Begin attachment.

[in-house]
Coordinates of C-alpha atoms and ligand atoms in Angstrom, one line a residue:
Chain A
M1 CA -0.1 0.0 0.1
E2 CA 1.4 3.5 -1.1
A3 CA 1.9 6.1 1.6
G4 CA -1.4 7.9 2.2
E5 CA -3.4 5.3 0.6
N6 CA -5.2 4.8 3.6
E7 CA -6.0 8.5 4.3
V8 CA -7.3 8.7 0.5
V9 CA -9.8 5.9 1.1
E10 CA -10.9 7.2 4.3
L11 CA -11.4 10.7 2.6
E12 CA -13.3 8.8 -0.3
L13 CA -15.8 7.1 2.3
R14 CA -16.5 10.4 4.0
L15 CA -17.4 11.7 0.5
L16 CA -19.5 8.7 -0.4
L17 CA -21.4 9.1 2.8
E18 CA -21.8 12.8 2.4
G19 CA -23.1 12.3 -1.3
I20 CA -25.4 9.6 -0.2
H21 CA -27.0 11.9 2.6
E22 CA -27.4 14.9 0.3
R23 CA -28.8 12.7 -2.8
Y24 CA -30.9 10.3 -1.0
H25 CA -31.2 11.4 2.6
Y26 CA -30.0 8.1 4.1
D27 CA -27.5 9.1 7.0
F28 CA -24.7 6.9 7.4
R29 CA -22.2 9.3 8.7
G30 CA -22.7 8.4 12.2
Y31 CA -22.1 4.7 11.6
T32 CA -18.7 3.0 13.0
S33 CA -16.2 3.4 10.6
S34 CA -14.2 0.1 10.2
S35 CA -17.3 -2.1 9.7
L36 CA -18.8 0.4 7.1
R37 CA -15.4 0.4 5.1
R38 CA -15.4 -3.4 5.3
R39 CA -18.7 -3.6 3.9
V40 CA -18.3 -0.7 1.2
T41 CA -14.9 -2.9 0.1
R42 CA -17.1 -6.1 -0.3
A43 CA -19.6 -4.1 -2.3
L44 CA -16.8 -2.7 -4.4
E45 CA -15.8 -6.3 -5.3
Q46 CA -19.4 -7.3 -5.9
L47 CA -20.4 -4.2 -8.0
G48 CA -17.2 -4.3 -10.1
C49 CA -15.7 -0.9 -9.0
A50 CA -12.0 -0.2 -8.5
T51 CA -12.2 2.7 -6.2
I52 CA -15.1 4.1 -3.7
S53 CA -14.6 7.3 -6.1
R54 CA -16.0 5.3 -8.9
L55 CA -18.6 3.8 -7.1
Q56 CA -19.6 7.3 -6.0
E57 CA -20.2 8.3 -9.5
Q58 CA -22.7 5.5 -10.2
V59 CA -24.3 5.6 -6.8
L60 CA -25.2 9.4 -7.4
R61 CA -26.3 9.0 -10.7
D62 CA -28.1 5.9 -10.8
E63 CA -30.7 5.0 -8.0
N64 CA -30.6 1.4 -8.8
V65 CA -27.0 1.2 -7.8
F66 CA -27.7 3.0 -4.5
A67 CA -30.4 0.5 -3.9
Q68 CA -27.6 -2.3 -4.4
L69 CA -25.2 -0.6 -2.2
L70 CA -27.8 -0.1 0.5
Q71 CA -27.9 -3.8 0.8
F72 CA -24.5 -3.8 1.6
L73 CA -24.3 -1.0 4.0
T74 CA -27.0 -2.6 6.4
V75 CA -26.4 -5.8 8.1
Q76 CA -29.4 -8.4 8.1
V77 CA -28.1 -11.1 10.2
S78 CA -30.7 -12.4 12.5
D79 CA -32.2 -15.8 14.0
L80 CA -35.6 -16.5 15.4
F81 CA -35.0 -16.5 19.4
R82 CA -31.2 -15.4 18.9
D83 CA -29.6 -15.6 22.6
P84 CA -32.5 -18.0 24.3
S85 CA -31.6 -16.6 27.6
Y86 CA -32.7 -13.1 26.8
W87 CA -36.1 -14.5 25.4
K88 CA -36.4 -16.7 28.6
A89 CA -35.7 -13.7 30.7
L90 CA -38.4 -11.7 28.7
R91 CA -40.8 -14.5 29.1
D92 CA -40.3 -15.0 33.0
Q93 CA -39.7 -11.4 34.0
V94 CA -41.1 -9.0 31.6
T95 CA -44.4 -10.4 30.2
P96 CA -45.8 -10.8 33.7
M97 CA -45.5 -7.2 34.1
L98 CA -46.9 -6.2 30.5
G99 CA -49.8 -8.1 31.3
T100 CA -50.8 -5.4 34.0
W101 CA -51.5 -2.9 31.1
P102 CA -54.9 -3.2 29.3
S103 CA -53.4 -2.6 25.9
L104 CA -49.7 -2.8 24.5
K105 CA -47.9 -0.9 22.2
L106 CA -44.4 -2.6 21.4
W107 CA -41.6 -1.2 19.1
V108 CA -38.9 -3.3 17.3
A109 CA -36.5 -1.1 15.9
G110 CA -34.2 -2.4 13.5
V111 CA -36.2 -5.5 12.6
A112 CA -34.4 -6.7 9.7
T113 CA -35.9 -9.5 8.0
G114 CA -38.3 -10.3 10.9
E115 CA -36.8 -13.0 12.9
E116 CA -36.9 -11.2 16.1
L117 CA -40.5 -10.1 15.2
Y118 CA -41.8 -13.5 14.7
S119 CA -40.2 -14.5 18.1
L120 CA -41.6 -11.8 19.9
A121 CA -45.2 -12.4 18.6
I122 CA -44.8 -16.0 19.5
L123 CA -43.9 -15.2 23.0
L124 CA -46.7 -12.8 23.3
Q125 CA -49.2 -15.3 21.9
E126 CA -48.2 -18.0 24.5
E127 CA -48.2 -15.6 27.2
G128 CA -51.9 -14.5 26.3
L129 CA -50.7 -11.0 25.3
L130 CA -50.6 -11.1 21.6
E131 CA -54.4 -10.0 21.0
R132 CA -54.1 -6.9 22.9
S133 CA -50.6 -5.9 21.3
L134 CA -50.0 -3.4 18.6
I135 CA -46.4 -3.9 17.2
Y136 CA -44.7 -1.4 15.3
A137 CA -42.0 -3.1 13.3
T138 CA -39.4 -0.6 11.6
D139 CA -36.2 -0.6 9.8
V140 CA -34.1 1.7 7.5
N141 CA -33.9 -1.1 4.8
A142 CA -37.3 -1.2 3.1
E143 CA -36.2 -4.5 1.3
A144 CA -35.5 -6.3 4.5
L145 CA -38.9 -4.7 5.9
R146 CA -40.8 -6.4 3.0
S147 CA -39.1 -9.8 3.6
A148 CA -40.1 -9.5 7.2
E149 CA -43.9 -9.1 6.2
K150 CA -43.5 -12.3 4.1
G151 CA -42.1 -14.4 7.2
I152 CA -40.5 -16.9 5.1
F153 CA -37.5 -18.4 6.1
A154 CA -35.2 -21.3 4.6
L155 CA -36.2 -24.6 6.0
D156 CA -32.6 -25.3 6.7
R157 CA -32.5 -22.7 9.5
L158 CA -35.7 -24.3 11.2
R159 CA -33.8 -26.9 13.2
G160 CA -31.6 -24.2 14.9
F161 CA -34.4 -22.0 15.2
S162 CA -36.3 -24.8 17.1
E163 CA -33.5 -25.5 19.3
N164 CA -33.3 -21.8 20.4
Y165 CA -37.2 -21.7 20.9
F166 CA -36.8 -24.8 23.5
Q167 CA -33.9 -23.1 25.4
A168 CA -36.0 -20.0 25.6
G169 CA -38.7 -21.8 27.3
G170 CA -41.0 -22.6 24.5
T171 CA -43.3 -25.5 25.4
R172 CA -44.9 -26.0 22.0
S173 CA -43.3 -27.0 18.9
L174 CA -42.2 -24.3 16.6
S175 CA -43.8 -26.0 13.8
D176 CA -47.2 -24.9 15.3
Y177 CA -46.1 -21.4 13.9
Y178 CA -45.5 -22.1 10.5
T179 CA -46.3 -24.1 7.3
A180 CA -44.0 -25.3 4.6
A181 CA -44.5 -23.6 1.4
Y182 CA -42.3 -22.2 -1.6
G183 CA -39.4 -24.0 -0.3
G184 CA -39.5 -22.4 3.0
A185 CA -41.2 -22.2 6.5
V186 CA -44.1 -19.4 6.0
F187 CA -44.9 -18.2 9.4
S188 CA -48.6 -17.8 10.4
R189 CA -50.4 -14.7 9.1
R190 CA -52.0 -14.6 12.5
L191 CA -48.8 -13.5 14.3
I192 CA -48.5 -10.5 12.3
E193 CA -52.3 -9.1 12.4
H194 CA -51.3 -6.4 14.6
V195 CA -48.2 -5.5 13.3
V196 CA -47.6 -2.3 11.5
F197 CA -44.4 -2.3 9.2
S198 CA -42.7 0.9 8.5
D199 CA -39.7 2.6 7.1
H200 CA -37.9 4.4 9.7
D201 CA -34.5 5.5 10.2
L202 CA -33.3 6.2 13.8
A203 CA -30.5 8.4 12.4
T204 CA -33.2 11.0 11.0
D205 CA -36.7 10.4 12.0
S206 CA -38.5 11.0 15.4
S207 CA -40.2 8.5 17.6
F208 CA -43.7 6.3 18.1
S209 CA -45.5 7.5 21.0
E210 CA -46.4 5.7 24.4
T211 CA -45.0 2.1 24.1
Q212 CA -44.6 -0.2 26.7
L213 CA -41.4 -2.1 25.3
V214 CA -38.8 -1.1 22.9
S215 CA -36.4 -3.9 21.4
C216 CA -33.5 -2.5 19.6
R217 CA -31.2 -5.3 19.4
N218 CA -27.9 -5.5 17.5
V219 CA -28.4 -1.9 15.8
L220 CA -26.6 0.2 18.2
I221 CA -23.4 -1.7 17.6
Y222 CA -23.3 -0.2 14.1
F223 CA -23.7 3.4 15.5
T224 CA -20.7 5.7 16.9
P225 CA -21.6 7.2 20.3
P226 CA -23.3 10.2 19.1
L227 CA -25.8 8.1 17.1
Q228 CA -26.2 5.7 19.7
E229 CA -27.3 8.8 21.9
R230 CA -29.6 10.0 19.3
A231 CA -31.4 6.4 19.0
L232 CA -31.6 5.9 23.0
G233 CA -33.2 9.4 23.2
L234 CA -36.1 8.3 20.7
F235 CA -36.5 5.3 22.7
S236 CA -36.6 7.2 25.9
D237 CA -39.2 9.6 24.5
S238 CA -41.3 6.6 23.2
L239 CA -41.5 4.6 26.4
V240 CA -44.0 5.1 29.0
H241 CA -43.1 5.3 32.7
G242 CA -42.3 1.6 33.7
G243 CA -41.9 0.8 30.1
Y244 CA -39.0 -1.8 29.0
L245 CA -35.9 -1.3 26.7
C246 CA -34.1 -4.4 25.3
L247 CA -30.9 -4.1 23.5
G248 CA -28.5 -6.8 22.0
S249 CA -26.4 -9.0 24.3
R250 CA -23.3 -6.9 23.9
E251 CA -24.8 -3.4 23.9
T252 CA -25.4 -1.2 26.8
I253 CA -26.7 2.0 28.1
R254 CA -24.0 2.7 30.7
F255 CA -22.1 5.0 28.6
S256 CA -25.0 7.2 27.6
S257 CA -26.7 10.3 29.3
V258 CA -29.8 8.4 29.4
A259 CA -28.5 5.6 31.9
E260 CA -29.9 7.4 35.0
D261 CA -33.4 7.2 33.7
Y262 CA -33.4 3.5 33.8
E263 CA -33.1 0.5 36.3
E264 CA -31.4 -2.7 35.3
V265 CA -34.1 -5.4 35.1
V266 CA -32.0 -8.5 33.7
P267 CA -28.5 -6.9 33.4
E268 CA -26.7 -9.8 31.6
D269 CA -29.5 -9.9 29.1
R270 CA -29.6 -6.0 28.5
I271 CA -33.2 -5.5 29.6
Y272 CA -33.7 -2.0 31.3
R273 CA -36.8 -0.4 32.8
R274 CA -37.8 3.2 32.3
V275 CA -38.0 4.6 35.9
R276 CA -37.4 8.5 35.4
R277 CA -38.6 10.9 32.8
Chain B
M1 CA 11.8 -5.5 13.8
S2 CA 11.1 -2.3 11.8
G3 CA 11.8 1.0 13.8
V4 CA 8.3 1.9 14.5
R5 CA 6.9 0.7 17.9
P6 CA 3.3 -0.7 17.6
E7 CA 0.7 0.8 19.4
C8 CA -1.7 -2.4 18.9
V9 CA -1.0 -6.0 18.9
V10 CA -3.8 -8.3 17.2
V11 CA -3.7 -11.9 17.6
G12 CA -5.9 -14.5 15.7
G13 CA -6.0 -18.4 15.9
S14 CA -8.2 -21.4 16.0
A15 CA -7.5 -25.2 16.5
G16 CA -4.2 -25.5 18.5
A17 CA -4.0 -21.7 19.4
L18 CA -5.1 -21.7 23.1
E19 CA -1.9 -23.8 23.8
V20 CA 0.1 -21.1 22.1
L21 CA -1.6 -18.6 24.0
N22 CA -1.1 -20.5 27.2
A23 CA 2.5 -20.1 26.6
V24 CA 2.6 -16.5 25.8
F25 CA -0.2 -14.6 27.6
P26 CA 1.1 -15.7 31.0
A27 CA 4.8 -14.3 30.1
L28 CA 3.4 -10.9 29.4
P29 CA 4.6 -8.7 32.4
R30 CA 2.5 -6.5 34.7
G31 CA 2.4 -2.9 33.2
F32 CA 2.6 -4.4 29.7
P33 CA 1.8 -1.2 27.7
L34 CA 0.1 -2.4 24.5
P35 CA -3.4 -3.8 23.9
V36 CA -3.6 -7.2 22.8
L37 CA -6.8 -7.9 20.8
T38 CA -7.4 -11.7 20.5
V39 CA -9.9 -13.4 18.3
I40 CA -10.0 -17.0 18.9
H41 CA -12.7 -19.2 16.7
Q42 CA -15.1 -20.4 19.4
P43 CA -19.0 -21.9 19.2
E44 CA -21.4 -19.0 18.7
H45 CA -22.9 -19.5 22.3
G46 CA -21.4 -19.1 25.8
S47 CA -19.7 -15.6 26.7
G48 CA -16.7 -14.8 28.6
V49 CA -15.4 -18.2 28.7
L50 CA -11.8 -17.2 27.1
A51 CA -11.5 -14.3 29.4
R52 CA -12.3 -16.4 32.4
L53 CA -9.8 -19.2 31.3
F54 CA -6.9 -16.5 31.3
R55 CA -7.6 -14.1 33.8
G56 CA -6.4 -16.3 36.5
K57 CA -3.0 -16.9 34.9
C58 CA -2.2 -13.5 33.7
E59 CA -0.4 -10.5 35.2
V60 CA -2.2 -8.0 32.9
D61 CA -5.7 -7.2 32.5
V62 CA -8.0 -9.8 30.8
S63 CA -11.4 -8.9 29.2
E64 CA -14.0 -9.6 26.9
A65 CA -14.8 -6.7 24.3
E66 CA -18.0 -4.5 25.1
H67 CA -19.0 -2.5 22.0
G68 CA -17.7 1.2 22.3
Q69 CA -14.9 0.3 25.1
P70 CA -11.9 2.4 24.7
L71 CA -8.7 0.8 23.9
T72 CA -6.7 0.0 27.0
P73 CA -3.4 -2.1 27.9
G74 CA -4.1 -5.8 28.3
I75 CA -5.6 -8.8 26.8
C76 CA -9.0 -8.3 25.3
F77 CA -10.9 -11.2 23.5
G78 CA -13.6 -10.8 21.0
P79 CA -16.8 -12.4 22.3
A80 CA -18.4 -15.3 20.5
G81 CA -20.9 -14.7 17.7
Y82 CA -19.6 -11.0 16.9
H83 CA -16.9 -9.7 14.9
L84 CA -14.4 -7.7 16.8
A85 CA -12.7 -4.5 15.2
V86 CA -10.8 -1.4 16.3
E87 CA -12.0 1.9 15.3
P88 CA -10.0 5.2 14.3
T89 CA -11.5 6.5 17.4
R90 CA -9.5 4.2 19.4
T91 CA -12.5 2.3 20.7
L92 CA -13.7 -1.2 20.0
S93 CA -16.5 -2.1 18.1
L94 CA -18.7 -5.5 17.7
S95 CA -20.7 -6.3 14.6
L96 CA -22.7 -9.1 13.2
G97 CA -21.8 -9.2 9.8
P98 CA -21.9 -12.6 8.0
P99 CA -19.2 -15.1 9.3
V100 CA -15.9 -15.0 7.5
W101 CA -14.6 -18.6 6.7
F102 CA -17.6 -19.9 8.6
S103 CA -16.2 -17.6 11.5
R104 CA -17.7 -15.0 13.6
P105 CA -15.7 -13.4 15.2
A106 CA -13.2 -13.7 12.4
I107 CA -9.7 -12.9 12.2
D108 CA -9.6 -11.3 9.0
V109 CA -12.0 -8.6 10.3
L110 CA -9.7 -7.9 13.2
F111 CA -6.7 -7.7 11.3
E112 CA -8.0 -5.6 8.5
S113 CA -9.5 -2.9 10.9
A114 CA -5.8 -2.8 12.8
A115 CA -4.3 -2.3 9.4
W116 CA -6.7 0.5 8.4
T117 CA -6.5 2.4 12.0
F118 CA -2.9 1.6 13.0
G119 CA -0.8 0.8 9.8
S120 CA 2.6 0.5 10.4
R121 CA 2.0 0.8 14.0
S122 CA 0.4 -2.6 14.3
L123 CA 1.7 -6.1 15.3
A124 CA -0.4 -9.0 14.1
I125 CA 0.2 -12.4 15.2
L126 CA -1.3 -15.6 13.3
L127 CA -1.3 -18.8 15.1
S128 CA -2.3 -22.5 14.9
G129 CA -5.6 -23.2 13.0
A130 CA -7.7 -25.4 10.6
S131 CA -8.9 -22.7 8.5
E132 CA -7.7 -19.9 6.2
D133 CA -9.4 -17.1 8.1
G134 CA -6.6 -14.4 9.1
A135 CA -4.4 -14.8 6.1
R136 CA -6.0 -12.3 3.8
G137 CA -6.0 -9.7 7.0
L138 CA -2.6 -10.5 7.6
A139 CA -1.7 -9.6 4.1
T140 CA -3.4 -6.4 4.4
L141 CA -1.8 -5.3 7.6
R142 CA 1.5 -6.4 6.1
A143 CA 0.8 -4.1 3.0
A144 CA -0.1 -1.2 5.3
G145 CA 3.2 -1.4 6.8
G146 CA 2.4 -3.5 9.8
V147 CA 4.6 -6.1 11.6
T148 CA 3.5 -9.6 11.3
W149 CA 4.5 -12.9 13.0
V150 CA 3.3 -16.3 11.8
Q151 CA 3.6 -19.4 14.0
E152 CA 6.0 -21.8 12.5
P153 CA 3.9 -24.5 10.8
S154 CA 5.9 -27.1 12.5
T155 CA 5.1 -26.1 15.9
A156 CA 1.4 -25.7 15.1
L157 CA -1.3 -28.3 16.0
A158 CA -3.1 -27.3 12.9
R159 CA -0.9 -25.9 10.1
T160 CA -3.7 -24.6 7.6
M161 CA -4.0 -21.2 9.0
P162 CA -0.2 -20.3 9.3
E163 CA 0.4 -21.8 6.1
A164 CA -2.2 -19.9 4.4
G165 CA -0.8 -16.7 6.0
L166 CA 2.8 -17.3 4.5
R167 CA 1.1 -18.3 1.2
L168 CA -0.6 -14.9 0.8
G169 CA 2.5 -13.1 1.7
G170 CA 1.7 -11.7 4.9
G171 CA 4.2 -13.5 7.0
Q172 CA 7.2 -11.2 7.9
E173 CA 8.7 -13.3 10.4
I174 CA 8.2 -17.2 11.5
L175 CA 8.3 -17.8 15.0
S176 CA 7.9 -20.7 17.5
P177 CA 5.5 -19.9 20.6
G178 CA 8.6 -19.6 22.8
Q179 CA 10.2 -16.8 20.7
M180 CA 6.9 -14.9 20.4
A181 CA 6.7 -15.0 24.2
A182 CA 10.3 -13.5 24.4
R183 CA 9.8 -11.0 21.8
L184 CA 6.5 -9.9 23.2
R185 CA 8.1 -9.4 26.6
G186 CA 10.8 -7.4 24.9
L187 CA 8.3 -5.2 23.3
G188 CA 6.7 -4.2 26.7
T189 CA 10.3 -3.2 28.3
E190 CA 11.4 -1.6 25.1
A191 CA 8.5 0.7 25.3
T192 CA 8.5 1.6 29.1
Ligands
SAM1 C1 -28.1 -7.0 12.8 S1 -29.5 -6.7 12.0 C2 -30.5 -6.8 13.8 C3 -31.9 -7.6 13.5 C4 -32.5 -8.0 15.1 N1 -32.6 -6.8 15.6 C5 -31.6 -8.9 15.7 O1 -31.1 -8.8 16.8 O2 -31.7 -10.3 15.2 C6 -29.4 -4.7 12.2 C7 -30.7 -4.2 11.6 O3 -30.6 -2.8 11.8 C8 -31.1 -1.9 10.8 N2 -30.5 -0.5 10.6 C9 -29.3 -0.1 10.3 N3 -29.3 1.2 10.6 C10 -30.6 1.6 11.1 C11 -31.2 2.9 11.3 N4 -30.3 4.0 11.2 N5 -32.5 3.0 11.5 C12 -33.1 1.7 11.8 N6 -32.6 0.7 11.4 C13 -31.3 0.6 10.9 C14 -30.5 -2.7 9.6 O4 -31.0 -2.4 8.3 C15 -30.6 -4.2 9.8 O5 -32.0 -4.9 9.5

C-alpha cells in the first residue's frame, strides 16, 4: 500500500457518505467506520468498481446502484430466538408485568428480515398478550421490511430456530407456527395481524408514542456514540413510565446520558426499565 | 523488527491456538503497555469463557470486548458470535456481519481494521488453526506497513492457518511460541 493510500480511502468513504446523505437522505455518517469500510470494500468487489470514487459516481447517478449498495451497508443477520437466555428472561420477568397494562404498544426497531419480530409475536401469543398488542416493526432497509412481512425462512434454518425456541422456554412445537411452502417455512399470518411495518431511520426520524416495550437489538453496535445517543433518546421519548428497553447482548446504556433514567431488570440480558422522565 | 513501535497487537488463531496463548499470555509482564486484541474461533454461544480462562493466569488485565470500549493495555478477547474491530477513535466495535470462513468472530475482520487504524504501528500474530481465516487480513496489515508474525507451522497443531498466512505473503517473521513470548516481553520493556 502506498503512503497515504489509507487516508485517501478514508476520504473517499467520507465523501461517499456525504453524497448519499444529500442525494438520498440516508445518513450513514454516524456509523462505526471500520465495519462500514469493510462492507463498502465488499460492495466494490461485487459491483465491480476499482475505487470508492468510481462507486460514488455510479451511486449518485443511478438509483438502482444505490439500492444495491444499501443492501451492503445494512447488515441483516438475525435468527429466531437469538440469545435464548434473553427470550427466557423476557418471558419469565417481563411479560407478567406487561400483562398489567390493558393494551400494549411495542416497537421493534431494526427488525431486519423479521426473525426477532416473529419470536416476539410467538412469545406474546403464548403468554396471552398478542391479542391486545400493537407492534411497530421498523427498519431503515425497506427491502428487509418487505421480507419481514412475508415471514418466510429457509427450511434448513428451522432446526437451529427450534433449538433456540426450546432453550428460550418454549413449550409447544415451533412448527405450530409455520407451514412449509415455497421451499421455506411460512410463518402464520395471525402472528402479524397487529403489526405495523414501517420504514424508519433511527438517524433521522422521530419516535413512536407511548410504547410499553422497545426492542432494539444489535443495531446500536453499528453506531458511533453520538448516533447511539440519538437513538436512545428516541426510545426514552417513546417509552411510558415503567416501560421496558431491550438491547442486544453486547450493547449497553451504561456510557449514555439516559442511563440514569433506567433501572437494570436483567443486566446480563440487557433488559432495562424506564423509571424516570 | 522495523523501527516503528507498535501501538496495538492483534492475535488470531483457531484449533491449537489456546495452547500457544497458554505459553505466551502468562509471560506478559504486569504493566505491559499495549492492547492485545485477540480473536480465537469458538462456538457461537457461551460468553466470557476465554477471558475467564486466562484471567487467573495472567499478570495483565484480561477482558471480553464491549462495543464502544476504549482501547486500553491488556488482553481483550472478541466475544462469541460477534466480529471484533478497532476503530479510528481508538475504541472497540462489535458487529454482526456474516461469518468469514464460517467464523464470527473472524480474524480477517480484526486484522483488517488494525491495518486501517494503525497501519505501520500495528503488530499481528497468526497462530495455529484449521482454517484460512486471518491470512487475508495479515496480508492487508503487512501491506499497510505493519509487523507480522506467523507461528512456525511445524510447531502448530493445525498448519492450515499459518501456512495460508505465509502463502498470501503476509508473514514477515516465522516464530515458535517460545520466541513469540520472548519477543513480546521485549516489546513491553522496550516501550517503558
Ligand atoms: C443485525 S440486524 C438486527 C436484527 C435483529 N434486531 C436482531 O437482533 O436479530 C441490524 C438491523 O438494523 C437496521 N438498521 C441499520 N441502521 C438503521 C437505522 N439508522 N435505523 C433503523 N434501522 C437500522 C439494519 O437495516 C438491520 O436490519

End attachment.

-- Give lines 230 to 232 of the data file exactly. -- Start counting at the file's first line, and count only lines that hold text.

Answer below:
L227 CA -25.8 8.1 17.1
Q228 CA -26.2 5.7 19.7
E229 CA -27.3 8.8 21.9